Academic journal article Career Development Quarterly

Technostress: Implications for Adults in the Workforce

Academic journal article Career Development Quarterly

Technostress: Implications for Adults in the Workforce

Article excerpt

Although some workplace technologies create efficiency, productivity, and flexibility (Society for Human Resource Management, 2014), recent literature reflects an increasing interest in the effect of technostress on employee health and productivity (Laspinas, 2015). Brod (1984) defined technostress as ineffective coping with technology that results in distress. Use of information and communications technologies (ICT), such as cell phones, voice mail, e-mail, and instant messaging, can challenge employees by creating a range of stressors, including overload, role ambiguity, and job insecurity (Fenner & Renn, 2010; Grant, Wallace, & Spurgeon, 2013; Knani, 2013). ICT can create somatic stress responses (e.g., Riedl, 2013; Riedl, Kindermann, Auinger, & Javor, 2012) and is associated with job strain, poor self-rated health, and workplace effort-reward imbalance (Stadin, Nordin, Broström, Magnusson Hanson, Westerlund, & Fransson, 2016).

ICT-related stress, which is distinct from general work stress, adds to overall work stress even when job demands, demographics, and job variables are controlled (e.g., Ayyagari, Grover, & Purvis, 2011). Use of ICT changes not only the way people complete their work but also the work environment and culture (e.g., Ragu-Nathan, Tarafdar, Ragu-Nathan, & Tu, 2008). As technology alters the nature and tempo of work, researchers are only now starting to investigate its effect on individuals and organizations (Tarafdar, Tu, Ragu-Nathan, & RaguNathan, 2011). Psychosocial hazards such as work stress are globally recognized health risks (Leka & Jain, 2010). With 24/7 access to work enabled by ICT, telecommuting, and tech-based automation, it is prudent to explore the impact that work "anytime and anywhere" has on workers.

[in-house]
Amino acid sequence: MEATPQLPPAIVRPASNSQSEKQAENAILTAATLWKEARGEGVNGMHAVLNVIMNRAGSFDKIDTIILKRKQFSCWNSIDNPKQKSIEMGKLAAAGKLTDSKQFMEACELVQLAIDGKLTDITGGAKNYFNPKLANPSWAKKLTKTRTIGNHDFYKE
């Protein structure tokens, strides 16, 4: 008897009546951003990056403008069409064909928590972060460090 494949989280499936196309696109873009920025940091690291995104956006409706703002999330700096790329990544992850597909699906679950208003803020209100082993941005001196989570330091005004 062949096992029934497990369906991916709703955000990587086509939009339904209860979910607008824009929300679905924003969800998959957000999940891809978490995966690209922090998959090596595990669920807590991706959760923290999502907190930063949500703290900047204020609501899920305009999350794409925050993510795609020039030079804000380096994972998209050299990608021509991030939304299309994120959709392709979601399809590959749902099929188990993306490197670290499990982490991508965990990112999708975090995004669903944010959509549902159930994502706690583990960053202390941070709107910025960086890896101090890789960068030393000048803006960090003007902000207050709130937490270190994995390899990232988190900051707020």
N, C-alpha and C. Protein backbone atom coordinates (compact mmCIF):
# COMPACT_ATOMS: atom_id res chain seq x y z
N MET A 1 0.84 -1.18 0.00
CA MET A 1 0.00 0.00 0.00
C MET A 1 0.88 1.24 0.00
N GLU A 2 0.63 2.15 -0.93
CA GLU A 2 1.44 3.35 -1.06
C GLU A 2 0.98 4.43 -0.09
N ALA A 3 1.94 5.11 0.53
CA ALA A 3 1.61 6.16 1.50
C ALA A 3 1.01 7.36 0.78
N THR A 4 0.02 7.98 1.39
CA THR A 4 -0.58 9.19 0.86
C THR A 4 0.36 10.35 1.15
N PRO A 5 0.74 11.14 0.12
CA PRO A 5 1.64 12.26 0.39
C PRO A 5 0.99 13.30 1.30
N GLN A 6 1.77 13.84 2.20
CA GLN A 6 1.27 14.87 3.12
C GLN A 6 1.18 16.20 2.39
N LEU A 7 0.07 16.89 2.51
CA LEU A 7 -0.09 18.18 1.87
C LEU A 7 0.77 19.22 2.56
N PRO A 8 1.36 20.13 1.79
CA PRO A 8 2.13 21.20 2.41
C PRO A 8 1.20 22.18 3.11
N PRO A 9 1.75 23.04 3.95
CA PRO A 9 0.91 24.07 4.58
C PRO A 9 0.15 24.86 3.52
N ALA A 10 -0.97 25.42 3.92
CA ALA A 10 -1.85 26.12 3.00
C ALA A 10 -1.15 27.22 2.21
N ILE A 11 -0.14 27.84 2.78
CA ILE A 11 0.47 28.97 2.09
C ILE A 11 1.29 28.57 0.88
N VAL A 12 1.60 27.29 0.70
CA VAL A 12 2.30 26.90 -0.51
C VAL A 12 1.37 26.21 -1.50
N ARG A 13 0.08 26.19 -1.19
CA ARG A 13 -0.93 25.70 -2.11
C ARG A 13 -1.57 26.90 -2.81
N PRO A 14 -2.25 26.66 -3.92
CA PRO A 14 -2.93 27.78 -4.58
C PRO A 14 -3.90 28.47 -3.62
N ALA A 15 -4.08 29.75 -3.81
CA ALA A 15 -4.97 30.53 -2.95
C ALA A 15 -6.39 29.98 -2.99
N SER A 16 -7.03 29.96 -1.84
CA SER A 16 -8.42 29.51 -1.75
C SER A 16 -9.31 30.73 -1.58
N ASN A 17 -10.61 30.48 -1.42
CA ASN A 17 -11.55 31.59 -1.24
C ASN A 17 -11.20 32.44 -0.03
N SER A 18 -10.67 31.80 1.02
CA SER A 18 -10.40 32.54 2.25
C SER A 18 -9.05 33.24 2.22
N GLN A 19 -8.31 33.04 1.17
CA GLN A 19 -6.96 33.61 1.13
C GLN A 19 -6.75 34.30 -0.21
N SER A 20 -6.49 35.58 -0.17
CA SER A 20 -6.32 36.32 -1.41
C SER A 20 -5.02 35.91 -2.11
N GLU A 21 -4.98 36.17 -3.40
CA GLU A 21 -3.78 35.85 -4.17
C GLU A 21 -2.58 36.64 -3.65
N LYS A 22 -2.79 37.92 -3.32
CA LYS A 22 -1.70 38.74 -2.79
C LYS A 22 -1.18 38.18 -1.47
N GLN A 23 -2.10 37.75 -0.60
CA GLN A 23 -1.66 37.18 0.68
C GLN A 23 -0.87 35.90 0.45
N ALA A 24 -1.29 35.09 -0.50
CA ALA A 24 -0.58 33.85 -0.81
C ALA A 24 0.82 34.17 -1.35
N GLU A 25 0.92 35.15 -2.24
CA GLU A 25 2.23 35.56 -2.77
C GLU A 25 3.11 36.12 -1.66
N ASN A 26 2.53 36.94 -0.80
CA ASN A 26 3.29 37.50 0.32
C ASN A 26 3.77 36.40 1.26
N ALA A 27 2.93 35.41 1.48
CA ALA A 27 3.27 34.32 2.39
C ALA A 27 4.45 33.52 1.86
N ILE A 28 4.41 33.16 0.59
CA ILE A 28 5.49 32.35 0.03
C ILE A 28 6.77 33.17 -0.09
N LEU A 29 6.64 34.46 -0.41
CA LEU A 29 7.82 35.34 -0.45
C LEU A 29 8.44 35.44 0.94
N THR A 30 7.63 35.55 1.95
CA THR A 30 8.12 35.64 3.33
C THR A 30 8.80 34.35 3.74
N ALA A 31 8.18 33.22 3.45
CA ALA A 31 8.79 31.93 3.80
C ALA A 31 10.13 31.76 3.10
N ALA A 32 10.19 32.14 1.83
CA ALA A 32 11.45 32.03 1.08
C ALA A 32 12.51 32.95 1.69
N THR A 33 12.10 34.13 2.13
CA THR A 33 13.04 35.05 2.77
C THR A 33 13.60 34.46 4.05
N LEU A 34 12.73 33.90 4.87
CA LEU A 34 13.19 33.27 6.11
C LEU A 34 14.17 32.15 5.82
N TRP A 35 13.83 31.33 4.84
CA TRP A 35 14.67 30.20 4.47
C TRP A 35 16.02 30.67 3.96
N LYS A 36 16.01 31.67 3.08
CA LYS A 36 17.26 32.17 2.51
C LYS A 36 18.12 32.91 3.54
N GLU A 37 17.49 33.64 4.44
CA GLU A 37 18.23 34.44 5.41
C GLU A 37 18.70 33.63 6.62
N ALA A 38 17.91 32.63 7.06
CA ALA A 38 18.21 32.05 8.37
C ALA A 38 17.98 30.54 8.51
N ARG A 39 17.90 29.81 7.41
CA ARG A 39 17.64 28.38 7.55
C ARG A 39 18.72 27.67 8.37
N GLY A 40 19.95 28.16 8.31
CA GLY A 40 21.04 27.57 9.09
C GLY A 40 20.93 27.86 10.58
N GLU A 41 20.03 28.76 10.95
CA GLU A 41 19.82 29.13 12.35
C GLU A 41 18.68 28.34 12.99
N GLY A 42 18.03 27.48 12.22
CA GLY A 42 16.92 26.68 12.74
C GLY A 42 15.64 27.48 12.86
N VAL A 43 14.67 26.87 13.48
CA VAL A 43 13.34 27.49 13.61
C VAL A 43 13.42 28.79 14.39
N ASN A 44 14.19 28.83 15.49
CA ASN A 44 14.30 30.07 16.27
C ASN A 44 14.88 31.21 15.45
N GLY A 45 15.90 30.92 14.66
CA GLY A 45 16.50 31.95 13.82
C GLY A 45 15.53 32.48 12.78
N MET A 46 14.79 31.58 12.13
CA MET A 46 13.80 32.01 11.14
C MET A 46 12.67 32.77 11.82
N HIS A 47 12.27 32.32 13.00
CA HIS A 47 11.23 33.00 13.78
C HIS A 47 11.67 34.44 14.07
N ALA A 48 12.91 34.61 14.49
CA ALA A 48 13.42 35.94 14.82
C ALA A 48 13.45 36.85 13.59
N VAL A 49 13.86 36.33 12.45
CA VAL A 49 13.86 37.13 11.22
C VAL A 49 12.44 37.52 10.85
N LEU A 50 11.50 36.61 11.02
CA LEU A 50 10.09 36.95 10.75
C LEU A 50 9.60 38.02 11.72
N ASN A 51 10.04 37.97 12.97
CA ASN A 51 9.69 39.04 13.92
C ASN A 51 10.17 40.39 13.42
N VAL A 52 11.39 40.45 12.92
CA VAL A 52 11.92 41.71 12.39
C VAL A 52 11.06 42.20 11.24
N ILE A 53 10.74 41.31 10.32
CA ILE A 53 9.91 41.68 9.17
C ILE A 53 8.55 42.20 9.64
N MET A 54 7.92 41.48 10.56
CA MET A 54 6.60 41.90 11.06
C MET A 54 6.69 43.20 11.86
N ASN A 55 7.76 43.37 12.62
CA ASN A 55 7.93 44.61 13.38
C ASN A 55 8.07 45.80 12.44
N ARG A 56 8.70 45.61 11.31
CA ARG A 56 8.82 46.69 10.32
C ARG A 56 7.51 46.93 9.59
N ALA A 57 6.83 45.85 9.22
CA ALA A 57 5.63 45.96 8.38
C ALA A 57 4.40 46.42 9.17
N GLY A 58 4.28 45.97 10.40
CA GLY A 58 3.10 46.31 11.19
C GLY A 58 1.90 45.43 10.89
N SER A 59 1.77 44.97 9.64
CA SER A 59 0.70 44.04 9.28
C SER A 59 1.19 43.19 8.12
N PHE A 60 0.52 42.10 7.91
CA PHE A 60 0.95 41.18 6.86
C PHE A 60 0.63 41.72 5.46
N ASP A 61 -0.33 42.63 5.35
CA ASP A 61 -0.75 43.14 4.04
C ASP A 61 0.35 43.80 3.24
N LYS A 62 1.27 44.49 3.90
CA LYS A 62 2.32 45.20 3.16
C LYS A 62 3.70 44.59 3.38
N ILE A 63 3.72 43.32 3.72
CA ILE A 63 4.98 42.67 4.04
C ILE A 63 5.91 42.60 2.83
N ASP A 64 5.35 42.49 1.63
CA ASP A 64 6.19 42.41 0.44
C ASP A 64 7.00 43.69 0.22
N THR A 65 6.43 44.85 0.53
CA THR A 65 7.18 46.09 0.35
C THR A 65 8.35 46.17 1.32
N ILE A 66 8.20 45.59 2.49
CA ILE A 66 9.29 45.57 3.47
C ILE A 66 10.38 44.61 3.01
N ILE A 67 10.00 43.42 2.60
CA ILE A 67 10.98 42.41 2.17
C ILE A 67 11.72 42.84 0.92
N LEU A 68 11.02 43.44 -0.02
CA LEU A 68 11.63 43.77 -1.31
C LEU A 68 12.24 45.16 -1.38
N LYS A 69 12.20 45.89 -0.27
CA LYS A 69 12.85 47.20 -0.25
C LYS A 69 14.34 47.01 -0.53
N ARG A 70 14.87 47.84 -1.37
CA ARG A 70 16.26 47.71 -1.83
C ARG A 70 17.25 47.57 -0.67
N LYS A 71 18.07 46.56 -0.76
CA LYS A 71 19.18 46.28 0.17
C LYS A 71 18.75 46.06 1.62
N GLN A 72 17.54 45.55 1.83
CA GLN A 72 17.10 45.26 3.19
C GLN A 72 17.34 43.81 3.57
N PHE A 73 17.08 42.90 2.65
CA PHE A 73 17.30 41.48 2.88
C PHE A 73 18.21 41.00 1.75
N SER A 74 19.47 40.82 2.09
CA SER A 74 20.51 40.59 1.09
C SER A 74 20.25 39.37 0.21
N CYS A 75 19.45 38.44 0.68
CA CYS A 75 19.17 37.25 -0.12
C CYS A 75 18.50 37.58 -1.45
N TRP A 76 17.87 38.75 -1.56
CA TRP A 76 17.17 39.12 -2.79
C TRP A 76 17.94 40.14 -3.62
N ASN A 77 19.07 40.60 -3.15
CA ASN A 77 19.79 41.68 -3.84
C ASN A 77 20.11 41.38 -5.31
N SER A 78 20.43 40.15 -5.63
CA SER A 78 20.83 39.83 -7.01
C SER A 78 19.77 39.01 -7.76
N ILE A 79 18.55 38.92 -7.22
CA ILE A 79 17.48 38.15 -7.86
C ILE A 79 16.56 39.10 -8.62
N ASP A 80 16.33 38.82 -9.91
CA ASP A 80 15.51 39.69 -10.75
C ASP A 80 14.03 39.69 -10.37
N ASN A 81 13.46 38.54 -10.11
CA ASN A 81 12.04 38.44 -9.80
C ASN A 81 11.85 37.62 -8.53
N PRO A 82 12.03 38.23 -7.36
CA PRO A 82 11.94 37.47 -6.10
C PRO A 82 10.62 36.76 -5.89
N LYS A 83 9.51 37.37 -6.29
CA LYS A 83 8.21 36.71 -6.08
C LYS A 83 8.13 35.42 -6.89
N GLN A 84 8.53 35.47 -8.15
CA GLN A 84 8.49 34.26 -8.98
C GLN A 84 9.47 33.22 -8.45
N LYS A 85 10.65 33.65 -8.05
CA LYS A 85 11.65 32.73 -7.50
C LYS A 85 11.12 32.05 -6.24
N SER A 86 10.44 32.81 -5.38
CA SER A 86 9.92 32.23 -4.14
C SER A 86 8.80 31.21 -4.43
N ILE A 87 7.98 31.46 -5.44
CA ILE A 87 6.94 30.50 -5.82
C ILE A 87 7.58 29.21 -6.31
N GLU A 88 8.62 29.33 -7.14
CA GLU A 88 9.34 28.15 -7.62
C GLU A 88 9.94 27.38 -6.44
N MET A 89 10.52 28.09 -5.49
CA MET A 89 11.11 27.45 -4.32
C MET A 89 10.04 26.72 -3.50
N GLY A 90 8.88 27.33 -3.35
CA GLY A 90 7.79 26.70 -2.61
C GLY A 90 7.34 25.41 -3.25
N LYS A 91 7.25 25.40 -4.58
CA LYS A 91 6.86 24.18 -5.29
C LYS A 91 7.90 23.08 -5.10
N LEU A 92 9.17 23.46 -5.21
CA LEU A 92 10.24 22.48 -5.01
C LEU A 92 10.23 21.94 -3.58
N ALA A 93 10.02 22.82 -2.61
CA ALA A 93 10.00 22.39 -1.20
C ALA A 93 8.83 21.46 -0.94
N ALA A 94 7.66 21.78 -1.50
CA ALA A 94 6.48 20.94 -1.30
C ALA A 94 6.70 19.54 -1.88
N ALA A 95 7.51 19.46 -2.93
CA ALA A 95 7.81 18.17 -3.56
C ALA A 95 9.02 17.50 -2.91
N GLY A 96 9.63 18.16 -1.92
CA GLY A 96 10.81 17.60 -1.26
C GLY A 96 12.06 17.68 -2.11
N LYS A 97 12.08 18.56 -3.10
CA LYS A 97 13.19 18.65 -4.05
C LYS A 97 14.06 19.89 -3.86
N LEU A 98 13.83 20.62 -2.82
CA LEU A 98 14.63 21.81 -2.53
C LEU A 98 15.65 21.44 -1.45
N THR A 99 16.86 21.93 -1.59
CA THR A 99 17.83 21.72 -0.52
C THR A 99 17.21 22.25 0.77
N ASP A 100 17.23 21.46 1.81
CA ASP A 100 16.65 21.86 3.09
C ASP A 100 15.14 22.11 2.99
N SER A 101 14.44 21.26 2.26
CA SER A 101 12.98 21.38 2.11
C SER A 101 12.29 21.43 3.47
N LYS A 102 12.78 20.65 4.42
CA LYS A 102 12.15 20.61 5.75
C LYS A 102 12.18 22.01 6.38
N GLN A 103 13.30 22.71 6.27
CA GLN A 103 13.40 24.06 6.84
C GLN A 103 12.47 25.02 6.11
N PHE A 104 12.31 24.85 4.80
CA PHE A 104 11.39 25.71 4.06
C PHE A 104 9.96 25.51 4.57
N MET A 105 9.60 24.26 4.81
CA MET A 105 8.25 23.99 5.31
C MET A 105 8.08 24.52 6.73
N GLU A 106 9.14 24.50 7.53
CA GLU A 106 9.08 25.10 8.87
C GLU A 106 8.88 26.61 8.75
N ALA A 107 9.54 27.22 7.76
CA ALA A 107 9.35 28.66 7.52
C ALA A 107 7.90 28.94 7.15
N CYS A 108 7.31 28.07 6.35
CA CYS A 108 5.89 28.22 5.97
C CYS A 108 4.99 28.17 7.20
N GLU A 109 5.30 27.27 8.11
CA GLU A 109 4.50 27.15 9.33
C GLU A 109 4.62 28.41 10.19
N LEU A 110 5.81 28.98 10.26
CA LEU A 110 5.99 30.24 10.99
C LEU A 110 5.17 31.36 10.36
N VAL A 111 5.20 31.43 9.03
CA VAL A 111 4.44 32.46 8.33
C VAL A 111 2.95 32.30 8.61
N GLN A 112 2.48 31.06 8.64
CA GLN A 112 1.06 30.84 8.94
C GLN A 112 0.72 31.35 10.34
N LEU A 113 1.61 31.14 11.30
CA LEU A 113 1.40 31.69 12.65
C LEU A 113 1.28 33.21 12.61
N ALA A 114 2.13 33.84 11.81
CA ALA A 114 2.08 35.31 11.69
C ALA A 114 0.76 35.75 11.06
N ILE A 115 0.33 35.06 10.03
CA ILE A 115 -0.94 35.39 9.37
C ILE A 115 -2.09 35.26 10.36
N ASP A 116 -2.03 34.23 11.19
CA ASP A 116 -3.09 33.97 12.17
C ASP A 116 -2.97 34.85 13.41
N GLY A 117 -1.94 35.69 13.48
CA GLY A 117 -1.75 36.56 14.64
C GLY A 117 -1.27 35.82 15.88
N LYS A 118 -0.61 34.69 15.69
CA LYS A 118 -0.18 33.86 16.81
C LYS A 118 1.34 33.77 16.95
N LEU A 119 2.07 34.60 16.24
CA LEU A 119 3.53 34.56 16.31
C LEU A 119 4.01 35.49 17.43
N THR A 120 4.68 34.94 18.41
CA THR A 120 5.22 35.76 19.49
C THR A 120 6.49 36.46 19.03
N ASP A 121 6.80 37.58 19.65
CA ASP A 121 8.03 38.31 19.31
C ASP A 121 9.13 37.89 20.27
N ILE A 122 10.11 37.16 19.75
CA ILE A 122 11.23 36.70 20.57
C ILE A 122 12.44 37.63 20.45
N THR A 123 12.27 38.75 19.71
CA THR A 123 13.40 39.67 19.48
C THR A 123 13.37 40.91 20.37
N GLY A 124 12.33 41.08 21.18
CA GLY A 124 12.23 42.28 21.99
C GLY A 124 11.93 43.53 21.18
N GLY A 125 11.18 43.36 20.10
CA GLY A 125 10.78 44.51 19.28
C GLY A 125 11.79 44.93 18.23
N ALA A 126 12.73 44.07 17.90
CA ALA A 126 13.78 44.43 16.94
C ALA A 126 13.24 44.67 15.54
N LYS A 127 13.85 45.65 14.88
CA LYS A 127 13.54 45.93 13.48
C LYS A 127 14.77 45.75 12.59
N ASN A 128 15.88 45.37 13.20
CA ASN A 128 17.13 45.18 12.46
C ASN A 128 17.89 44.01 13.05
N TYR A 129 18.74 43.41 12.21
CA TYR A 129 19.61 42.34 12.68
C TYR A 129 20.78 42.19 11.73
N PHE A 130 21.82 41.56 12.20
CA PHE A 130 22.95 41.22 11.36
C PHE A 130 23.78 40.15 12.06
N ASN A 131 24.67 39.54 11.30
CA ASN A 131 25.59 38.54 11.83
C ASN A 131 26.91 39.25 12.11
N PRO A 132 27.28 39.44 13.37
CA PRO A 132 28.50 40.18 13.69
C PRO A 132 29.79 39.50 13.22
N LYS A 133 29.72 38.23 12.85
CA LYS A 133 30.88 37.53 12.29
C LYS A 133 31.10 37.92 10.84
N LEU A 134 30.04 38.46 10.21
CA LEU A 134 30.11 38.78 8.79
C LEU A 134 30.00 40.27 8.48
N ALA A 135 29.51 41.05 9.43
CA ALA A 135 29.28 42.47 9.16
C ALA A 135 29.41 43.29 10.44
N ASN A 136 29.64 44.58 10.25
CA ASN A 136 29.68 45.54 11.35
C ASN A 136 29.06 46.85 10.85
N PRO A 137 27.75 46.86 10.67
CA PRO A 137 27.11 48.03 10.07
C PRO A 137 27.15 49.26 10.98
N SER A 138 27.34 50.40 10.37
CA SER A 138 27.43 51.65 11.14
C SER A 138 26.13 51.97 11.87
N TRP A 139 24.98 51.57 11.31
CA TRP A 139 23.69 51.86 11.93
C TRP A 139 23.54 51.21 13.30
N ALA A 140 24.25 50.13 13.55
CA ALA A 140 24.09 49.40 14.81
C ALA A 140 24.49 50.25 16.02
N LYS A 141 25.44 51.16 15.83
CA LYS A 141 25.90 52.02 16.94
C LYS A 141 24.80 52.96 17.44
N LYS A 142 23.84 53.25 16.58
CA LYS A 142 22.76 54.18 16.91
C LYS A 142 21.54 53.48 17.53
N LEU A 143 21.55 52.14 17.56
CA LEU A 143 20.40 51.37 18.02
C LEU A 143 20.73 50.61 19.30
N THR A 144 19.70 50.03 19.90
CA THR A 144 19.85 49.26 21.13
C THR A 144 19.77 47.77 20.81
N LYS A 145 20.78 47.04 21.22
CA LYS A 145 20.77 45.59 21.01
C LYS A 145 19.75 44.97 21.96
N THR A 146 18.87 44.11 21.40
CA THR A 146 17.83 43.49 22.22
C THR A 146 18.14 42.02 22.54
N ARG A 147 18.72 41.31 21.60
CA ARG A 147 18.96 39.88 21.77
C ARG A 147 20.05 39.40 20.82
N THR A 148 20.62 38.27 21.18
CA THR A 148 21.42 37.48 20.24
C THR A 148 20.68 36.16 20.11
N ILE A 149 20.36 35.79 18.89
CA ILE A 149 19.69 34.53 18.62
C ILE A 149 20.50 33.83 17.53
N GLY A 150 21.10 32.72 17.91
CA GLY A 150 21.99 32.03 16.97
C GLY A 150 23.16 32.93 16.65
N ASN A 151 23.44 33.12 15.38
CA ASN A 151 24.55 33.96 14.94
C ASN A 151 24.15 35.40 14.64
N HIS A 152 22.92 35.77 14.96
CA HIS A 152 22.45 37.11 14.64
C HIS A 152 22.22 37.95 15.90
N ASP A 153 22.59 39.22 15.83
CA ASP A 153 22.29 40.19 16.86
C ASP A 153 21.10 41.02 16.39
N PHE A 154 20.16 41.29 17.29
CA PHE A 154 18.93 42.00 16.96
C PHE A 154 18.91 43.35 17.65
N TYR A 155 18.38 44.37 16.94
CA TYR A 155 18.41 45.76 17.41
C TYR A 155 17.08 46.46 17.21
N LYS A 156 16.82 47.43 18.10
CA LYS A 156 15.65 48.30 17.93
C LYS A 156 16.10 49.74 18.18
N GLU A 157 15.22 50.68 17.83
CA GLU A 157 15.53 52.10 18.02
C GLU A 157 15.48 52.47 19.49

Regardless of occupation, employees across industries manage and use technologies in their jobs. They must meet expectations for timely responses from multiple directions and are asked to complete tasks simultaneously from different channels. Many workers cope with technostress on an individual level, despite attention to organizational environments and resources that contribute to technostress (e.g., Tarafdar et al., 2011; Wang, Shu, & Tu, 2008). Furthermore, some literature suggests that technostress impacts family life and recovery from work (Diaz, Chiaburu, Zimmerman, & Boswell, 2012). This impact is more than psychosocial, with research linking technostress to measurable changes in physiology (e.g., Riedl, 2013).

Despite the work implications, the career development literature contains little information about the effects of ICT use on workers. Some information exists on the use of social media and the Internet for career planning and career service delivery (e.g., Kettunen, Vuorinen, & Sampson, 2015; Osborn & LoFrisco, 2012; Sampson & Osborn, 2014). Other research addresses ways to incorporate ICT into career practices (Bimrose, Kettunen, & Goddard, 2014) and workforce development (Bimrose, Hughes, & Barnes, 2011). Researchers also have examined career professionals' use of ICT for career information and client decision making (Osborn, Kronholz, & Finklea, 2014) and associated ethics (e.g., Sampson & Makela, 2014). There is literature on use of ICT as a flexible tool consistent with career self-construction (Bernaud & Di Fabio, 2011). Diaz et al. (2012) studied attitudes about communication technologies flexibility and work outcomes. They found that although flexible attitudes increased use of communication technologies and work satisfaction, work-life conflict also increased.

Given the expanding use of ICT across industries, career professionals must understand how technostress could impact their clients. For this review, we examined how technostress may affect career planning and decision making as well as individual and organizational functioning.


Brod (1984) defined technostress as a "modern disease of adaptation caused by an inability to cope with the new computer technologies in a healthy manner" (p. …

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